Adviser weighs in on the challenges these buyers face
When it comes to getting on to the property ladder, the difficulties faced by first home buyers are immense - and although the biggest hurdle is often price, iConsult founder Satyan Mehra said that a lack of knowledge of the house buying process can also create significant challenges.
He said that buyers often don’t have enough resources to fully understand the impact of the choices they make throughout the process, and this is where adviser support really becomes invaluable.
“We all know the issue of house prices going through the roof, and the challenge of buyers trying to come up with a deposit,” Mehra said.
“These are the more ‘known’ issues, but one of the other things that we’ve observed is a lack of knowledge. It could be that there aren’t enough resources out there, or sometimes they don’t have the right education in terms of how the auction process works, or how the finance works.”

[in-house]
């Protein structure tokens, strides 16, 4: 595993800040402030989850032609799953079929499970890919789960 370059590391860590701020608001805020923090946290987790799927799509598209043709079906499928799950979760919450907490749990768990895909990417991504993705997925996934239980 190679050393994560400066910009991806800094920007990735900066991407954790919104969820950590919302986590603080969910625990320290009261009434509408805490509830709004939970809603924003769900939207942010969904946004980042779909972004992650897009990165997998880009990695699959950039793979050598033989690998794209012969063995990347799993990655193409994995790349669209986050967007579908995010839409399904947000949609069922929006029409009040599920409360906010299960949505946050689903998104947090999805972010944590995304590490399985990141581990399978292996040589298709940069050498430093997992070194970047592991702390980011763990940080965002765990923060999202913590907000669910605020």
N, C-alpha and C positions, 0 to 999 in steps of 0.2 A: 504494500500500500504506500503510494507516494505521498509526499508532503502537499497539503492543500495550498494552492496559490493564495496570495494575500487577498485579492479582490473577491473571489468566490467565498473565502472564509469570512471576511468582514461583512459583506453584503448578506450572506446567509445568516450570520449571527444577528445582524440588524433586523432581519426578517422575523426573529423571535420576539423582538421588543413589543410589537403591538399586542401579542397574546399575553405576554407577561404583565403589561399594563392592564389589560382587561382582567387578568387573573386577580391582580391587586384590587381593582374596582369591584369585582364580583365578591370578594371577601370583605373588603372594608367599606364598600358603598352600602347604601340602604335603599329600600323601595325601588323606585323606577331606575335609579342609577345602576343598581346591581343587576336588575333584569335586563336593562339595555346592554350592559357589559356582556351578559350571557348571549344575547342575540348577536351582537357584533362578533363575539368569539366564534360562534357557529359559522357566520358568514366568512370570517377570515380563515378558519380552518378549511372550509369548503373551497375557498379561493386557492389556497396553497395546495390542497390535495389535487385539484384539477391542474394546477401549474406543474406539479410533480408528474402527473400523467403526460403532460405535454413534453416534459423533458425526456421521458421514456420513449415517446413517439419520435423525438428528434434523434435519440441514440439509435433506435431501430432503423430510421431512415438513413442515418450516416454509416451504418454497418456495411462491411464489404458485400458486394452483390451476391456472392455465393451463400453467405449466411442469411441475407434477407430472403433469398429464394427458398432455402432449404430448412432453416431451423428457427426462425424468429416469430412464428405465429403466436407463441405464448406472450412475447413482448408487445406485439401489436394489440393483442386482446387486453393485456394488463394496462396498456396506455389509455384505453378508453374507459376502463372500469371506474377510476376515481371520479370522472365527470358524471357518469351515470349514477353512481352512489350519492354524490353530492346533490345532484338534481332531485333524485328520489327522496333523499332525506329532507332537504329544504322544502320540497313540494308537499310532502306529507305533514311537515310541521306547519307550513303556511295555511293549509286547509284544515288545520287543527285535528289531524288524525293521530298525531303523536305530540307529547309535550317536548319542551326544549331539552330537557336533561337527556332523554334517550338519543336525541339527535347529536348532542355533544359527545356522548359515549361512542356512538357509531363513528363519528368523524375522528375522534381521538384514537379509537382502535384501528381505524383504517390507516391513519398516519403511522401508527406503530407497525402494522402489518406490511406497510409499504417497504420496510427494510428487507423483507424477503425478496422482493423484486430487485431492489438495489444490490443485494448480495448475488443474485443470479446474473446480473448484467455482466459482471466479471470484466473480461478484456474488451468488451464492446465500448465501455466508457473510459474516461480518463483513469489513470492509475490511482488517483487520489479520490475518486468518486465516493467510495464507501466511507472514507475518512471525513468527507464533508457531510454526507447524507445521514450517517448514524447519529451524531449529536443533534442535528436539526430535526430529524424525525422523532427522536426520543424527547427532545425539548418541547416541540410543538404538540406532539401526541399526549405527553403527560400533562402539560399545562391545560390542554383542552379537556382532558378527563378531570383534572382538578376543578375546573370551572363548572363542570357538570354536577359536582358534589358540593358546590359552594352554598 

“Some first home buyers are also a little bit nervous and need someone to hold their hand and guide them through the process,” he explained.
“These are smaller issues which may not look significant, but I believe that they are very significant in terms of the first home buyer’s journey in buying a property. If they have that person to guide them and tell them what different types of properties would mean for them, what a cross lease or a unit title would mean, how they sign a sale and purchase agreement, etc. - having that input is really helpful.”
Despite these issues, Mehra acknowledged that rapidly rising prices remain the biggest hurdle for first home buyers to overcome. He said that these buyers often have to borrow at a high LVR, and this will usually mean the lender putting tougher conditions on to the loan.
“House prices, deposits and competition with the investor market is definitely a significant challenge,” Mehra said.
“Home buyers are often sitting on a less than 20% deposit, which means that their finance rules are conditional to registered valuations. That restricts them in unconditional auctions, which means they either miss out or are very conservative.”
“There’s no way to resolve all of that within a day,” he said.
“But it’s about giving them the education around what is required, what the risks are if they’re outbid at auctions, and where else they could be looking.”